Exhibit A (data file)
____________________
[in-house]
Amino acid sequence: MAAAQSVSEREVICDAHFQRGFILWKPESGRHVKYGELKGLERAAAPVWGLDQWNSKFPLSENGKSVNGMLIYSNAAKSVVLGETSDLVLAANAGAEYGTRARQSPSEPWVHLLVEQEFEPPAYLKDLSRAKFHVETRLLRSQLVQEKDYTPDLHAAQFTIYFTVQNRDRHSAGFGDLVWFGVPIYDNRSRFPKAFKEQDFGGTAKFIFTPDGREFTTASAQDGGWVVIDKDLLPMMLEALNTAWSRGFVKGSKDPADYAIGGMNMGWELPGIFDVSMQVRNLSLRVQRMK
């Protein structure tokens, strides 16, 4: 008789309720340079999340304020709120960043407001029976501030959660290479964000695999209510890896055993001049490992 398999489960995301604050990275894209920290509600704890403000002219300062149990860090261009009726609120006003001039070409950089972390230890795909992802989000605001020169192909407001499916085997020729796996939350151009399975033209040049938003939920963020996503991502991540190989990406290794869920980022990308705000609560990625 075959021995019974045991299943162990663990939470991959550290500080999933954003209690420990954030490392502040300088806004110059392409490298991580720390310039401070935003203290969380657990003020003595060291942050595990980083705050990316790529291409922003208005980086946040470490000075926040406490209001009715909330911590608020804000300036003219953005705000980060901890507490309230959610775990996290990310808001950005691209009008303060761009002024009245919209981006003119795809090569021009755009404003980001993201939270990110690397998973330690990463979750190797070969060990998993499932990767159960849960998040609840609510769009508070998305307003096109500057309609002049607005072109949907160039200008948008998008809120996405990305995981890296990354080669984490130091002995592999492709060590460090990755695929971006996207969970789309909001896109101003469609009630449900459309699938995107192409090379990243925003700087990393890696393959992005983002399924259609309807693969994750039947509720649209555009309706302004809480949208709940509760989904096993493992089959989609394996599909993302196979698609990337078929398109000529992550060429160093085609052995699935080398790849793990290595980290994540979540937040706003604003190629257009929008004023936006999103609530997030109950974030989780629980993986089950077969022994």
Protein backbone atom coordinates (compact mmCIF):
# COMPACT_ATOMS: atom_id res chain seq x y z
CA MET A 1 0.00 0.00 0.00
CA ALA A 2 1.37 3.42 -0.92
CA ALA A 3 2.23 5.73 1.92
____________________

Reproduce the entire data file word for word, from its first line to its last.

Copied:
[in-house]
Amino acid sequence: MAAAQSVSEREVICDAHFQRGFILWKPESGRHVKYGELKGLERAAAPVWGLDQWNSKFPLSENGKSVNGMLIYSNAAKSVVLGETSDLVLAANAGAEYGTRARQSPSEPWVHLLVEQEFEPPAYLKDLSRAKFHVETRLLRSQLVQEKDYTPDLHAAQFTIYFTVQNRDRHSAGFGDLVWFGVPIYDNRSRFPKAFKEQDFGGTAKFIFTPDGREFTTASAQDGGWVVIDKDLLPMMLEALNTAWSRGFVKGSKDPADYAIGGMNMGWELPGIFDVSMQVRNLSLRVQRMK
């Protein structure tokens, strides 16, 4: 008789309720340079999340304020709120960043407001029976501030959660290479964000695999209510890896055993001049490992 398999489960995301604050990275894209920290509600704890403000002219300062149990860090261009009726609120006003001039070409950089972390230890795909992802989000605001020169192909407001499916085997020729796996939350151009399975033209040049938003939920963020996503991502991540190989990406290794869920980022990308705000609560990625 075959021995019974045991299943162990663990939470991959550290500080999933954003209690420990954030490392502040300088806004110059392409490298991580720390310039401070935003203290969380657990003020003595060291942050595990980083705050990316790529291409922003208005980086946040470490000075926040406490209001009715909330911590608020804000300036003219953005705000980060901890507490309230959610775990996290990310808001950005691209009008303060761009002024009245919209981006003119795809090569021009755009404003980001993201939270990110690397998973330690990463979750190797070969060990998993499932990767159960849960998040609840609510769009508070998305307003096109500057309609002049607005072109949907160039200008948008998008809120996405990305995981890296990354080669984490130091002995592999492709060590460090990755695929971006996207969970789309909001896109101003469609009630449900459309699938995107192409090379990243925003700087990393890696393959992005983002399924259609309807693969994750039947509720649209555009309706302004809480949208709940509760989904096993493992089959989609394996599909993302196979698609990337078929398109000529992550060429160093085609052995699935080398790849793990290595980290994540979540937040706003604003190629257009929008004023936006999103609530997030109950974030989780629980993986089950077969022994």
Protein backbone atom coordinates (compact mmCIF):
# COMPACT_ATOMS: atom_id res chain seq x y z
CA MET A 1 0.00 0.00 0.00
CA ALA A 2 1.37 3.42 -0.92
CA ALA A 3 2.23 5.73 1.92